|Conference venue, Umeå university|
|Some of the on-site groups|
The group work focused on identifying key factors for a successful interactive webinar and everyone had access to a common virtual workspace using the extremely handy tool Padlet. This enables participants to write notes as well as upload links and photos to a space that all can see and which can be further developed after the webinar is over (see our results). Here is a summary of some of the main points that emerged from the discussions.
- Awareness of participants' skills in the online environment
- Plan your marketing and use registration to get information on the audience (where they work, type of work). Registration list can also be used for follow-up, eg sending the link to the recording to all registered participants.
- Technical issues - pre-webinar information on settings, technical requirements etc
- Implement a "thermometer" where participants can grade the audio-quality of whoever is speaking at a certain time in the webinar.
- Introduction on how to participate, co-created rules for interaction
- Make it clear when the session is going to be recorded and when the recording is over.
- Allow time for socialising and getting familiar with the environment before the webinar starts. Welcoming atmosphere and stimulating layout.
- Webinar etiquette and meeting culture - tips about using microphones, chat, asking questions etc.
- Be aware of cultural differences when an international group is assembled. Many people are not used to active participation.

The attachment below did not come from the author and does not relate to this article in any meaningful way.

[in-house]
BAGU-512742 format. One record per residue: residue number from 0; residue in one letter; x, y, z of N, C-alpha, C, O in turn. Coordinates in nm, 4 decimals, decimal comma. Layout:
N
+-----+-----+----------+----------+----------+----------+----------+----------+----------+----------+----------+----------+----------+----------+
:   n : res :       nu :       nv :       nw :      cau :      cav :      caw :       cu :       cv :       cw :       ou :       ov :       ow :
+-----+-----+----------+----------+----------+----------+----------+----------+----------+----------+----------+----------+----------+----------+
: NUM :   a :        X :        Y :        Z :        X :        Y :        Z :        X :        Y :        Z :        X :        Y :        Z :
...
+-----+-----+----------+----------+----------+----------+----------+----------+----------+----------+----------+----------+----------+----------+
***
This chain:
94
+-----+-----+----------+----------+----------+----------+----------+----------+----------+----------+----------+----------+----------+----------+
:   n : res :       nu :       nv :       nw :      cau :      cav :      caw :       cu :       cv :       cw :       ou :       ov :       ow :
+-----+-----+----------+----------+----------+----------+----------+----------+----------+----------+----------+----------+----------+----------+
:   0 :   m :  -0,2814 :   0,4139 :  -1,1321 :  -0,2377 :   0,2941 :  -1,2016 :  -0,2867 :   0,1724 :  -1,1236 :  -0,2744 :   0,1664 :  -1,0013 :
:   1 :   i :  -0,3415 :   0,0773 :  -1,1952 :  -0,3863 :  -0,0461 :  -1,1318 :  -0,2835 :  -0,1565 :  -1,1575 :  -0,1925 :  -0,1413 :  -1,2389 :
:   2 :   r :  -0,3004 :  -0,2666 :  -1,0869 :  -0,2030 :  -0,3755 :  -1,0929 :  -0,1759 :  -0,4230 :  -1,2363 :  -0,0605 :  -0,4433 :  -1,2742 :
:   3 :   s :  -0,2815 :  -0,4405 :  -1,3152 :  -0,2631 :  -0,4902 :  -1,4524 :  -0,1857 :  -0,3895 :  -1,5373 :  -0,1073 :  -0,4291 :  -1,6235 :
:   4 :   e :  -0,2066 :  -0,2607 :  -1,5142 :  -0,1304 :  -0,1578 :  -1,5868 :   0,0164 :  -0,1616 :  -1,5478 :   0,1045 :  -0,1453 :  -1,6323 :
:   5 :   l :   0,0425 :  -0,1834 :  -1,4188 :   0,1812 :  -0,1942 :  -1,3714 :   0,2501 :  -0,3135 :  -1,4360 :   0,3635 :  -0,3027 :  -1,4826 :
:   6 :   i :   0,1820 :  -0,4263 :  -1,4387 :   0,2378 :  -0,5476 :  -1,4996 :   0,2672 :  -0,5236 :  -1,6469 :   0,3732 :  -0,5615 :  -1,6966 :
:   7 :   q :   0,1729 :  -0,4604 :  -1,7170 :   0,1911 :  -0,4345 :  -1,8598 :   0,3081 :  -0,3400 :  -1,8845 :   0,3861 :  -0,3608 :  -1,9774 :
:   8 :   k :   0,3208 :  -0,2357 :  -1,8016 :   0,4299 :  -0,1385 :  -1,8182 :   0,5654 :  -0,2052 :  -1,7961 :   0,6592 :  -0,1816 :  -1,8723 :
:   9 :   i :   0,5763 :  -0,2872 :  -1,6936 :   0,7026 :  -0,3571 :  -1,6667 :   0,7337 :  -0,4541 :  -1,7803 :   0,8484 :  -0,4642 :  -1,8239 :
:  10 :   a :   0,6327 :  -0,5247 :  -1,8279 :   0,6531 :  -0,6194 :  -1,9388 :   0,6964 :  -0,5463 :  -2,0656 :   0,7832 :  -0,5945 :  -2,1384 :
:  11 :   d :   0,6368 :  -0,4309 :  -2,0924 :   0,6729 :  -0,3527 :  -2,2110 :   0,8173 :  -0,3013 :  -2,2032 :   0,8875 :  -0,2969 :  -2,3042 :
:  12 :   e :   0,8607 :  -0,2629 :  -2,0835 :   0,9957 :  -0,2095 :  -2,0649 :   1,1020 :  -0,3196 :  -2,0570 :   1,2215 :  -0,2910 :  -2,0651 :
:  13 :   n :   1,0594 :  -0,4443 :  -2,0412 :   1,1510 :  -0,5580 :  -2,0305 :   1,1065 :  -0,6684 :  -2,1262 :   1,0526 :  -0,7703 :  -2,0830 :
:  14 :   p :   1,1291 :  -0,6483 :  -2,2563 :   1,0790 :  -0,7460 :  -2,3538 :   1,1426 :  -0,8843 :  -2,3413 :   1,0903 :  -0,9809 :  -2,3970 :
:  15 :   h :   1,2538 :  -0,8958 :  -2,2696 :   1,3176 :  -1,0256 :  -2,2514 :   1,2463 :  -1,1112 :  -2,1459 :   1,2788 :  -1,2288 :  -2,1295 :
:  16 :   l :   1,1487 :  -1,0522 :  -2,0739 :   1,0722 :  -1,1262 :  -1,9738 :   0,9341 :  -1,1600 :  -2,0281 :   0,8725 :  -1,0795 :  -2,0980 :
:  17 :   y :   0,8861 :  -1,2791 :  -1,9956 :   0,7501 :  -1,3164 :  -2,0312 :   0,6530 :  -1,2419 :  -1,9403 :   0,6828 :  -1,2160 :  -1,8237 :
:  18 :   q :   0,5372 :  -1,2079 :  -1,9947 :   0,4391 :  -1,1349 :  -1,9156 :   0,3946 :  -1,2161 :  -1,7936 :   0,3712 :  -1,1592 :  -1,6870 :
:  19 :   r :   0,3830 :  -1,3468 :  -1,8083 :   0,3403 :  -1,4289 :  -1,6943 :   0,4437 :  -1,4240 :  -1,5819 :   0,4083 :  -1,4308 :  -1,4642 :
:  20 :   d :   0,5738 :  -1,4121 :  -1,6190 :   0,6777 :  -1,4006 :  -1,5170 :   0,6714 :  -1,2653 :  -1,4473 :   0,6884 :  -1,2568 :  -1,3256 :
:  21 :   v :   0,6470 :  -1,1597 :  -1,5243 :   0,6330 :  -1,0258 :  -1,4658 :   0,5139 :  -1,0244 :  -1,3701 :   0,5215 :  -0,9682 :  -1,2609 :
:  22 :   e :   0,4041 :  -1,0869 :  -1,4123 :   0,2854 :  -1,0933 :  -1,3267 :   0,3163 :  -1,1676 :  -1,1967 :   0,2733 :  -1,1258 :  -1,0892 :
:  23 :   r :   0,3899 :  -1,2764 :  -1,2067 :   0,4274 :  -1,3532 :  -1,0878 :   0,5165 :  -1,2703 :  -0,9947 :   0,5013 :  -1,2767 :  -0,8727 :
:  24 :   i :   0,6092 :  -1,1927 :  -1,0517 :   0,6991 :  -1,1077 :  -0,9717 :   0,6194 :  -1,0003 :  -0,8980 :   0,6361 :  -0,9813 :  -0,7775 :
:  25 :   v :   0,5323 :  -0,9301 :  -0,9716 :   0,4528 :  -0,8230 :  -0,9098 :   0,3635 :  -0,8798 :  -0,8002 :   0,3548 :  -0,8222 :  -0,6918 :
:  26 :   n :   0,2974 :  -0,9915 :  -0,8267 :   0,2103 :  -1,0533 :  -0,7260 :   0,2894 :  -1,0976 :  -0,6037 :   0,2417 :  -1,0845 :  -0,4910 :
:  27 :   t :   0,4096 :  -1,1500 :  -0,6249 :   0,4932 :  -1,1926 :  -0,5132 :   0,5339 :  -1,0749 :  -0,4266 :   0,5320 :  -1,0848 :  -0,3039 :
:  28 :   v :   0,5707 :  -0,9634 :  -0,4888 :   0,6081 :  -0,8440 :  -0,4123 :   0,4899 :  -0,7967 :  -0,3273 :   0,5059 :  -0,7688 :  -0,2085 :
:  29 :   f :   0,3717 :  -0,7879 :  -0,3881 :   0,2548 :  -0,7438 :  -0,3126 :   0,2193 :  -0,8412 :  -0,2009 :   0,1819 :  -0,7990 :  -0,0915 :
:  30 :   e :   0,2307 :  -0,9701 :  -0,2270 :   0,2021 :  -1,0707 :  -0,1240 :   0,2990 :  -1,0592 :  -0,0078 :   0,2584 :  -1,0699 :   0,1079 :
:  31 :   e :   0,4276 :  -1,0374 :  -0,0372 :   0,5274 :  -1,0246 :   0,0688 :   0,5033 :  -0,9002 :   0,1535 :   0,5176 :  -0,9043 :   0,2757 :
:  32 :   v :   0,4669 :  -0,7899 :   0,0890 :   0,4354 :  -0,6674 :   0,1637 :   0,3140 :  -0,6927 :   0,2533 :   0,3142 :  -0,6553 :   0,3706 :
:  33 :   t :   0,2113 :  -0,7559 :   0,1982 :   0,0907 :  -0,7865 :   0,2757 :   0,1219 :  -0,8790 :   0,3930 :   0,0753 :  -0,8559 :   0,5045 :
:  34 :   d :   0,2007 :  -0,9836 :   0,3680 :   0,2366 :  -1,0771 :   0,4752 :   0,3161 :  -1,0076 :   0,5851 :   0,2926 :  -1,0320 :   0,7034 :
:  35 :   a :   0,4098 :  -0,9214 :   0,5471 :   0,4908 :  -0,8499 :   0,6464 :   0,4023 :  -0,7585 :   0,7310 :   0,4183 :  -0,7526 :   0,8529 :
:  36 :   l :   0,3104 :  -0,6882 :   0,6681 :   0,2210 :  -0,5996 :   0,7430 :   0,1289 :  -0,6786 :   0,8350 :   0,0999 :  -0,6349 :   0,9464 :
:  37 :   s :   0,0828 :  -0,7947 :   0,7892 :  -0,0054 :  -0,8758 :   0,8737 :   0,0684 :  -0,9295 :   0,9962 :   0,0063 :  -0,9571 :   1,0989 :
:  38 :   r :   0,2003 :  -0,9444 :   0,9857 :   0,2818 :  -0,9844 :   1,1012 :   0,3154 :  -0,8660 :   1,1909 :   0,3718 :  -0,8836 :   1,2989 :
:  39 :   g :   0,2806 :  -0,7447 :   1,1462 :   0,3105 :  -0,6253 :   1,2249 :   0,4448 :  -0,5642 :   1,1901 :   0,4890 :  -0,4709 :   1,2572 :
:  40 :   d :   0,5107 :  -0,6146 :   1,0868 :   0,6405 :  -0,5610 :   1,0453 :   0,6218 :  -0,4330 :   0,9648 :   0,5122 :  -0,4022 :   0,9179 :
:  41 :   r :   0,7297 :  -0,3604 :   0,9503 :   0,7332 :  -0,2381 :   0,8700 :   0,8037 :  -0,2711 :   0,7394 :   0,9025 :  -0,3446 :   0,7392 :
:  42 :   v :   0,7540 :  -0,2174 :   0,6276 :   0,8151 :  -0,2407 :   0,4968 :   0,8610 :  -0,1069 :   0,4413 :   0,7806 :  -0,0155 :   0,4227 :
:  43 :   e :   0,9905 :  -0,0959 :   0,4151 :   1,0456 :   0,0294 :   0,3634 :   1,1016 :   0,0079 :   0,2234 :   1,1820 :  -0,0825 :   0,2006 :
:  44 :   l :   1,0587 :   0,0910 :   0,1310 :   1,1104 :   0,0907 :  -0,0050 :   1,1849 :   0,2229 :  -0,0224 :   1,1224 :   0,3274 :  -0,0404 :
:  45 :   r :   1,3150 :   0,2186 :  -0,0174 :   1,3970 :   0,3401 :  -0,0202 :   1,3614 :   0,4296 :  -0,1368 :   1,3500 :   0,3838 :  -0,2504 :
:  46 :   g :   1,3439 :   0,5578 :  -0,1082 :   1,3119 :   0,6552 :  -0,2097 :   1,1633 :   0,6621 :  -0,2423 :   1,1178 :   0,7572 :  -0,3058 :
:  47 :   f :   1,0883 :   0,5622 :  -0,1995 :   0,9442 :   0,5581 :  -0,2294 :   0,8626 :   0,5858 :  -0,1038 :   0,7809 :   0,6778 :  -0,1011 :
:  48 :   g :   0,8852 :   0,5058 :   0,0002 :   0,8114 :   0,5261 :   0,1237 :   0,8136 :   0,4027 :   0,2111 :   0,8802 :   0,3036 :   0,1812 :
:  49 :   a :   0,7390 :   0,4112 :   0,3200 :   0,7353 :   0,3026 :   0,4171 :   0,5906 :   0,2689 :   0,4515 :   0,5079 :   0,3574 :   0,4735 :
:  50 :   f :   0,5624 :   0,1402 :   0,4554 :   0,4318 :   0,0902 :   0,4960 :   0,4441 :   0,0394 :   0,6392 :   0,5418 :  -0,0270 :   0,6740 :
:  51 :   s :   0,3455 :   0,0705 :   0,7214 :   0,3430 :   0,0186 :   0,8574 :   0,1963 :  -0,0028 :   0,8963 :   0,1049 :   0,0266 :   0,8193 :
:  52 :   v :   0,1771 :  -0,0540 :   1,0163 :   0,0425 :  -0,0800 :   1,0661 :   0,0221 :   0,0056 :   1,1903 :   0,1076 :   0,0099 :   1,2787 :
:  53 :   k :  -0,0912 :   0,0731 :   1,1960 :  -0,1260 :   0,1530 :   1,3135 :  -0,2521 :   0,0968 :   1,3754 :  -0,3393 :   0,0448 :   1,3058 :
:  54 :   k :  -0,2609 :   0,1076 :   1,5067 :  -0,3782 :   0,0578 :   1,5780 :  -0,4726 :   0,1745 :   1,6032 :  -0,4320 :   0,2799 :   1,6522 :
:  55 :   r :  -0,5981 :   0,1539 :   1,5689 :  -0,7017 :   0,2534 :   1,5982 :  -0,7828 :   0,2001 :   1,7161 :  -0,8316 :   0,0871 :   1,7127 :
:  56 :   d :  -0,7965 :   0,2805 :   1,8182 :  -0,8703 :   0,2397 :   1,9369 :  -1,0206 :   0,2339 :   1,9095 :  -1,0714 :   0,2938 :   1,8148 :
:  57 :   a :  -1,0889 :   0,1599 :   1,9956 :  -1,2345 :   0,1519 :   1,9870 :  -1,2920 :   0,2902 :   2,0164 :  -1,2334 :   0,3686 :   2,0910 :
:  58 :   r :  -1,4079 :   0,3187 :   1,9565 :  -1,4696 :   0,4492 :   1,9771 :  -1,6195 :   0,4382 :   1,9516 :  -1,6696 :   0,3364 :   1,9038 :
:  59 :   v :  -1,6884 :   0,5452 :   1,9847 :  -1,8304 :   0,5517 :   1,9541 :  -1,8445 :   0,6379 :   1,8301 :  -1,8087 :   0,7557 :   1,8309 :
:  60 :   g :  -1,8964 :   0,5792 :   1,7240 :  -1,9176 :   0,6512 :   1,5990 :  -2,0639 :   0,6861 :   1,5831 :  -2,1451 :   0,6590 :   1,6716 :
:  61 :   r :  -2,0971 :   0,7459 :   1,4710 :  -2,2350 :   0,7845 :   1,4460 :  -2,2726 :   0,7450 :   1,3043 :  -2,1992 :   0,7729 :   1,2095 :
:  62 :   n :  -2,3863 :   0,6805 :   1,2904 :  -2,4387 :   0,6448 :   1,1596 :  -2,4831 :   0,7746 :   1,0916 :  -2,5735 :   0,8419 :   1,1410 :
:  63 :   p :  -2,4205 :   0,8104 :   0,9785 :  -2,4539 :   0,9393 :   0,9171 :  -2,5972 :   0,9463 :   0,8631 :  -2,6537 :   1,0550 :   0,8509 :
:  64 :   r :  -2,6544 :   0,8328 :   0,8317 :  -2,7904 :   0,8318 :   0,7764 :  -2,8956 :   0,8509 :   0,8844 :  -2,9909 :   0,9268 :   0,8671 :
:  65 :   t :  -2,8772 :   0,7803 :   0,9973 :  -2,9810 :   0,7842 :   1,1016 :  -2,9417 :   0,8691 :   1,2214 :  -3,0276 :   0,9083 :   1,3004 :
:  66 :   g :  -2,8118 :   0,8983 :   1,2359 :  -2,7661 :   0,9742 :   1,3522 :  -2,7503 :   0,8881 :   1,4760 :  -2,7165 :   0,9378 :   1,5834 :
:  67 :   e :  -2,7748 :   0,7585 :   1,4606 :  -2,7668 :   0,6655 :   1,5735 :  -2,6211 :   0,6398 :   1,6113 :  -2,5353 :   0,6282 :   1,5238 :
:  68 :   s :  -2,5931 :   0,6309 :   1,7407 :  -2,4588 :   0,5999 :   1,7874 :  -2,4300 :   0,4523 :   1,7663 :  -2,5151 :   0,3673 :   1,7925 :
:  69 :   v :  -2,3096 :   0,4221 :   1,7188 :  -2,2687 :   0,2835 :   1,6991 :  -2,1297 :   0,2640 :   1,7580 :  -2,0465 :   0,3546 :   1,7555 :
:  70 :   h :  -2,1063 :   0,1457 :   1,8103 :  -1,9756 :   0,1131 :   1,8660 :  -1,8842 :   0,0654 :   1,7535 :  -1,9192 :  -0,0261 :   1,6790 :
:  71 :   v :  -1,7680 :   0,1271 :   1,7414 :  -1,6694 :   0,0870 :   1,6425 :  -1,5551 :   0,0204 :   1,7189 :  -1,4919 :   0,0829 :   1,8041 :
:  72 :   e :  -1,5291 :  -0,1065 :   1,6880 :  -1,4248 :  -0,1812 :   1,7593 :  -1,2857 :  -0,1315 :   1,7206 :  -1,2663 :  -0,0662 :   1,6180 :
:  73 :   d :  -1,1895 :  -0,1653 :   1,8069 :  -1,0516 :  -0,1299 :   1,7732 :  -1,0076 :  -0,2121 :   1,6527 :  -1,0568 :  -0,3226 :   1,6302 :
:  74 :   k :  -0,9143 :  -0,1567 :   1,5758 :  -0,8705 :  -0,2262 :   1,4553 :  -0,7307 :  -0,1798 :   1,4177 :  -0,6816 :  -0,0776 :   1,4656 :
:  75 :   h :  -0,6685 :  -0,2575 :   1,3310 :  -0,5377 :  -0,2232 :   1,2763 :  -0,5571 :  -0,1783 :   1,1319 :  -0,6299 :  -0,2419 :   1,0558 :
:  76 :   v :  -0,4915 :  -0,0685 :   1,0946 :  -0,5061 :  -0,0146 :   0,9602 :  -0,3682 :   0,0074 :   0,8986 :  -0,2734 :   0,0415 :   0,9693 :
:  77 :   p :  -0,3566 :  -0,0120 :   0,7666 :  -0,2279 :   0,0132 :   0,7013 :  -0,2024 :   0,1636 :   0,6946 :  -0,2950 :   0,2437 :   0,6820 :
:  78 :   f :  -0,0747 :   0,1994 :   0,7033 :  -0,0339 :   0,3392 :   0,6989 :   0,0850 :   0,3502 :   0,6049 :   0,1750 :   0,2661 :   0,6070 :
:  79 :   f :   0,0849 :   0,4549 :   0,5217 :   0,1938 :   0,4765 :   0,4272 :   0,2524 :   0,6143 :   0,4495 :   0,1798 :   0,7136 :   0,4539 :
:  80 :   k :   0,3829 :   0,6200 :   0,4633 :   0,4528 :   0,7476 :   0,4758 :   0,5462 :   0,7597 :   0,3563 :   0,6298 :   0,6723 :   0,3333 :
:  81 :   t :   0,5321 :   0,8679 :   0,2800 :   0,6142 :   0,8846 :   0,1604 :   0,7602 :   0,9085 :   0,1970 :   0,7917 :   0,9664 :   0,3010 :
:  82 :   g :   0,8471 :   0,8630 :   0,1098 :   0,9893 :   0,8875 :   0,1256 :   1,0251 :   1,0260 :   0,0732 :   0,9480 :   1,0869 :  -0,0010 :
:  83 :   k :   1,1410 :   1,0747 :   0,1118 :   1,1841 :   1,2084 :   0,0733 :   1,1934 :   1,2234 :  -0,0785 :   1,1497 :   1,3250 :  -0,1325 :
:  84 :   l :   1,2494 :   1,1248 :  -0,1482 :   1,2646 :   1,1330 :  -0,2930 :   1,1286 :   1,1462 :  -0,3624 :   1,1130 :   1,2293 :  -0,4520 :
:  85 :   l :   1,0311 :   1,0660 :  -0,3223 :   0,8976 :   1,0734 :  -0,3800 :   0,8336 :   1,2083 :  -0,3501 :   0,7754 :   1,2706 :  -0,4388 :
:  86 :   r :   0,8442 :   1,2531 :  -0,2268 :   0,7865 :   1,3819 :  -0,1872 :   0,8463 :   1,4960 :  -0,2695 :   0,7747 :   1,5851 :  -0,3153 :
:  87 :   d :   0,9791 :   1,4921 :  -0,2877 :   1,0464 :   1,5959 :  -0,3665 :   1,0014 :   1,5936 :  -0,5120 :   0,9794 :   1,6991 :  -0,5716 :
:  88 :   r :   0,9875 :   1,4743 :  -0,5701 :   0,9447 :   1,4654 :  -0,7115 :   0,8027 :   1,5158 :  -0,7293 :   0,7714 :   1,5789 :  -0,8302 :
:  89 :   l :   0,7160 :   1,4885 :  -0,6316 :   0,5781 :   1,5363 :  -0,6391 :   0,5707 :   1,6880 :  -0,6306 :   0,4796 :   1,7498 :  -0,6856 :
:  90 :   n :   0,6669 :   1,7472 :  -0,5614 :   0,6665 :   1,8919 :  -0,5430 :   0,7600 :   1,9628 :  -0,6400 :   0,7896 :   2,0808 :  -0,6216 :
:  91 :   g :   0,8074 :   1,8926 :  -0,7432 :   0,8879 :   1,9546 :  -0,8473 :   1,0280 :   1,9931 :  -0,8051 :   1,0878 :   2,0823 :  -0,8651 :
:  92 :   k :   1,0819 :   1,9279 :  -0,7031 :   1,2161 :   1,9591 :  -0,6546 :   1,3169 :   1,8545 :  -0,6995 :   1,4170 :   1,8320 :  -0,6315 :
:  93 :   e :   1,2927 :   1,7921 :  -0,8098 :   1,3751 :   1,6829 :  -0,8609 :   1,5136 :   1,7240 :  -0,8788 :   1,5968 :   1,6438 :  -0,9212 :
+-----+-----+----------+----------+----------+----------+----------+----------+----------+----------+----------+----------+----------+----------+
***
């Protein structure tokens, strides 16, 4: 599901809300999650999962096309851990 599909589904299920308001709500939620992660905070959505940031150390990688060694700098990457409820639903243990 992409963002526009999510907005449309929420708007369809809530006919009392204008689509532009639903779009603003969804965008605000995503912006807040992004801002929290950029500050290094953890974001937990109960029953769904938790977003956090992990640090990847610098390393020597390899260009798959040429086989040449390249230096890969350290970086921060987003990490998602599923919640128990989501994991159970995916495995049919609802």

- Moderator has a key role. Must be familiar with the tools and be able to multitask (checing chat, seeing who has raised their hand etc)
- Using different types of poll questions to check audience experience, opinions and to get feedback.
- How to focus attention. The "choreography" of the session is important - using different layouts for different purposes, eg make chat window small when we need to focus on a speaker, then large chat window when we ask for comments and questions.
- Creating breakout groups and having a common work space to gather all notes and conclusions. Alternate who speaks and have assignments that include listening and observation.
- Interactivity after every slide.
- Language can be a barrier to interactivity. Group work allows for own language use though conclusions must be written in common language.
This was a relatively complex webinar since we had face-to-face groups on two sites plus online participants using breakout groups. In addition we used Padlet to gather notes from the group discussions and this worked well though not all groups made extensive notes. We tried to extend the event by using a short promotion video that was spread via Twitter and Facebook and the Padlet page offers participants the opportunity to add ideas even after the session is over. The page is still open for comments if you feel inspired. I had a project colleague to moderate the online discussions whilst I and a colleague concentrated on the classroom. From the above conclusions I would like to find a kind of sound quality thermometer so people can indicate how well they can hear the speaker without interrupting. I also realise that we can do much more to provide clear pre-webinar information and providing clearer instructions on how to participate. There is also plenty scope for developing the moderator role and providing the right information at the right time. The next step in the project is seeing what methods and tools to use with our partners in the pilot cases. I will no doubt return to this topic again many times in the future.